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Environmental Tax on the Horizon

03-11 13:37 Caijing
Pollution charges are so low that breaking the environmental protection law seems like a more “economical” option for enterprises. In the end, society as a whole is left to bear the consequences of the pollution.

By staff reporter Zheng Meng

A tax law on environmental protection, which was submitted to the State Council over a year ago, is expected to start to go through the legislative procedures in the National People’s Congress (NPC) soon. The heavy smog that pervaded Beijing before this year’s “two sessions” may speed up the process.

China has long relied on pollution charges as a main source of funding for industrial pollution abatement. Statistics from the Ministry of Environmental Protection show that in 2013, China collected nearly 21.61 billion yuan in overall pollution charges, up 5.2 percent year-on-year; meanwhile, a total of 431,100 polluters paid pollution bills, marking an increase of 22.2 percent over the previous year. 

But still, the pollution charges failed to deliver the kind of broad and strong protection for the environment as required by relevant laws and regulations, due largely to the lack of enforceability of taxes and a strong collection and management system.

For starters, pollution charges are so low that breaking the environmental protection law seems like a more “economical” option for enterprises. In practice, pollution charges only account for 50 percent of the operating costs of pollution abatement facilities; in some cases, the charges are less than 10 percent of the pollution control costs, so it’s no wonder enterprises opt to pay the pollution charges instead of taking measures to contain pollution. In the end, society as a whole is left to bear the consequences of the pollution.

Second, the collection of pollution charges lacks strong legal protection, hence the lack of enforceability. This has led to some unavoidable problems, such as lack of authority, reversion of the burden of proof, insufficient collection rates, and discretionary collection, which made it difficult for pollution charges to deliver the results that an environmental tax should have generated.

This phenomenon has led to calls for replacing pollution charges with an environmental tax, the enactment of which has been postponed repeatedly due to various obstacles.

Pollution charges, which are the predecessor of the environmental tax, apply to a wide range of pollutants, including exhaust gas, waste water, garbage, noise pollution, etc. However, the scope of the environmental tax should not be defined too broadly at the outset; rather, it would be better to start with key pollutants that are easy to target, namely exhaust gas and waste water, and expand to other types of pollution after the environmental tax becomes widely accepted.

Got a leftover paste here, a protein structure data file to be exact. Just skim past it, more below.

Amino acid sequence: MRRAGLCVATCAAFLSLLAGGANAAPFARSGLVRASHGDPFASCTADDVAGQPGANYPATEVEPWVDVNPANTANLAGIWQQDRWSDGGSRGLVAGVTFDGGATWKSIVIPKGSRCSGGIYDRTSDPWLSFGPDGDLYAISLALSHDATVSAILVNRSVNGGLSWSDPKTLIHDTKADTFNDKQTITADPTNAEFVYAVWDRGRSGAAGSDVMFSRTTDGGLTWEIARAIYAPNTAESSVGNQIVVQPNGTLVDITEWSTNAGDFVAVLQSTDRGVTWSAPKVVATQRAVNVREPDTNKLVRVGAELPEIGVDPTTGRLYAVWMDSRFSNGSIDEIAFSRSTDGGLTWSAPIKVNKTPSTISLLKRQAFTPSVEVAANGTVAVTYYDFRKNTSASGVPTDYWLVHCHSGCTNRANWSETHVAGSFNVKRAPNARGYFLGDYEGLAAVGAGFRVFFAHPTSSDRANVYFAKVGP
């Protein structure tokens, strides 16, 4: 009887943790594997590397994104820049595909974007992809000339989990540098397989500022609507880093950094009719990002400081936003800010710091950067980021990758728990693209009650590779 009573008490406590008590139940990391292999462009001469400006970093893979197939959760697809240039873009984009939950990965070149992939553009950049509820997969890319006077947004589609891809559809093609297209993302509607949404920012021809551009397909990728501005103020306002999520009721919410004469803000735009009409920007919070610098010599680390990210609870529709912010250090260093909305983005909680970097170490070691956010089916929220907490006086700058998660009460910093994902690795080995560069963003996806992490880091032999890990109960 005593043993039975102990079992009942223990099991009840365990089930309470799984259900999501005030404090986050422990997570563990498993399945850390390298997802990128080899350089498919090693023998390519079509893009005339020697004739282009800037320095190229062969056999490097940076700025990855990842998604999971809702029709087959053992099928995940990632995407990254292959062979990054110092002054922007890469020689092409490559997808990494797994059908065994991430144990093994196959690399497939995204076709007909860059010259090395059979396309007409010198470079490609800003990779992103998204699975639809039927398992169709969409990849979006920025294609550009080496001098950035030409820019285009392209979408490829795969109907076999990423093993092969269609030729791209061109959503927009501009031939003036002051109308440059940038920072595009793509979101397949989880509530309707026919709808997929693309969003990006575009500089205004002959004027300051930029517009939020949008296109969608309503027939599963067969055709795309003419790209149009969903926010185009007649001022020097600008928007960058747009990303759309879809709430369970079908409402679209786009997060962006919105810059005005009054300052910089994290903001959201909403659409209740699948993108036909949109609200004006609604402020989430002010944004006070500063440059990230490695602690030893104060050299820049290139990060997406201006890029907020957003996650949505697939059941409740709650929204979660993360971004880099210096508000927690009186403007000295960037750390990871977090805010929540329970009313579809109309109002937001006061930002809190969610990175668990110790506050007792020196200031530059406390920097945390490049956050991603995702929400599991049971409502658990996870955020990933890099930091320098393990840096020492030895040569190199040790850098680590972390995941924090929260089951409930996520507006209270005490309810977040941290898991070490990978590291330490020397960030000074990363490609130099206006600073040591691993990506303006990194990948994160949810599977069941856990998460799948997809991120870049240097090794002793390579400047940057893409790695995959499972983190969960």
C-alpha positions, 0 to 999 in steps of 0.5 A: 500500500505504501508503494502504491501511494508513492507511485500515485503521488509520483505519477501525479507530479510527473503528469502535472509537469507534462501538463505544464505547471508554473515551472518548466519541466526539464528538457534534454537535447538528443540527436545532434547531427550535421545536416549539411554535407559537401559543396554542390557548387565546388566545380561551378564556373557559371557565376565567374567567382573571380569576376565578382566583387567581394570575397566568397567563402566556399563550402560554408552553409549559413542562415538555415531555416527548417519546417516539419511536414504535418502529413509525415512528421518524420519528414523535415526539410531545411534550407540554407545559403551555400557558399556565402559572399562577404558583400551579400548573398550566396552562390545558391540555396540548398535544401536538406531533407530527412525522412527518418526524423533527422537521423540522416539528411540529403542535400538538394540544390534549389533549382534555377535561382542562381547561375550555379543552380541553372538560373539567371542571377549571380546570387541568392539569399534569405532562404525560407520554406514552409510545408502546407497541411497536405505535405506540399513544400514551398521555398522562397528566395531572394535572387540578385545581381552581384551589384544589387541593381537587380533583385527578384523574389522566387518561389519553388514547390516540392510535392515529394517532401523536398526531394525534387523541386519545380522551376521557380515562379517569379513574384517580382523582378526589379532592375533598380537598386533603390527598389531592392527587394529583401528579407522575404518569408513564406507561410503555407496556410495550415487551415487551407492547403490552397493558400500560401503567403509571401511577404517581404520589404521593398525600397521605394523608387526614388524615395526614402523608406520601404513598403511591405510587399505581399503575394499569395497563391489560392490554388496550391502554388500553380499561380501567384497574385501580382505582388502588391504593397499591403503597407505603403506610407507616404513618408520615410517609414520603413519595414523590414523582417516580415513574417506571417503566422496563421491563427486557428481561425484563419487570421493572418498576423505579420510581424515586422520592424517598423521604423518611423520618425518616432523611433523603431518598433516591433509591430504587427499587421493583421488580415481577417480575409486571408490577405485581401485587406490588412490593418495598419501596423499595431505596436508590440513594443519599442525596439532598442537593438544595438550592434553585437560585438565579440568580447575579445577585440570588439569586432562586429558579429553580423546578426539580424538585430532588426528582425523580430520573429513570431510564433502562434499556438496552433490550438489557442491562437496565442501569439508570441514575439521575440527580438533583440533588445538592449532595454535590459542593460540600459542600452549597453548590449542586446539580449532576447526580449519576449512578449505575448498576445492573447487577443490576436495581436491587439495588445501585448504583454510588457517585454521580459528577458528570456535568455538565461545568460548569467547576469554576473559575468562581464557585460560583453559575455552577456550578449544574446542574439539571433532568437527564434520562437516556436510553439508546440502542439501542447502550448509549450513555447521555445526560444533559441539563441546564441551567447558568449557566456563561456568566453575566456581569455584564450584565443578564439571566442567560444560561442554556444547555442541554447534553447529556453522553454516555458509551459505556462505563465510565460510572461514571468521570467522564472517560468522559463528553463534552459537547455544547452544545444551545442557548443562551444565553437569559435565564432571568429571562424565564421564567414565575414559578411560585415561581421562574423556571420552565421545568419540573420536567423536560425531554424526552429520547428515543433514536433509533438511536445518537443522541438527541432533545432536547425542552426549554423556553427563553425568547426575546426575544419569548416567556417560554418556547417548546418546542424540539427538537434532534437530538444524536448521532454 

Theoretically, as an economic instrument designed to contain pollution, the amount of environmental tax levied on a polluter shall be no less than the cost of eliminating the pollution it created. Considering the reality, Su Ming, deputy director of the Research Institute of Fiscal Science, Ministry of Finance, suggests the rate be set somewhere between existing pollution charges and the actual pollution abatement cost. The rate of the environmental tax must be higher than the current pollution charges to make an impact, says Su.

There is currently a debate on whether the environmental protection authority or the tax authority shall lead the collection and management of the proposed environmental tax. Once the tax comes into force, the distribution of the tax revenue among central and local governments will become the latter’s primary concern.

People are also split over the use of the tax revenue. Some suggest the revenue be earmarked for environmental improvement; others contend the money should be incorporated into fiscal revenue and used in a coordinated manner. 

Jiang Kejuan, who participated in drafting the aforementioned tax law, said that the environmental tax has been discussed for a long time, and if it is promptly put before the NPC, its chances of getting approved in one stroke are high.

Jiang argued the proposed tax law is a good thing, but environmental improvement cannot just rely on a pollution tax; rather, legislation should be made to enable the pressing of criminal charges against heads of heavy polluters and the imposing of high fines on polluting companies.

Full article in Chinese: http://magazine.caijing.com.cn/2014-03-09/113992470.html

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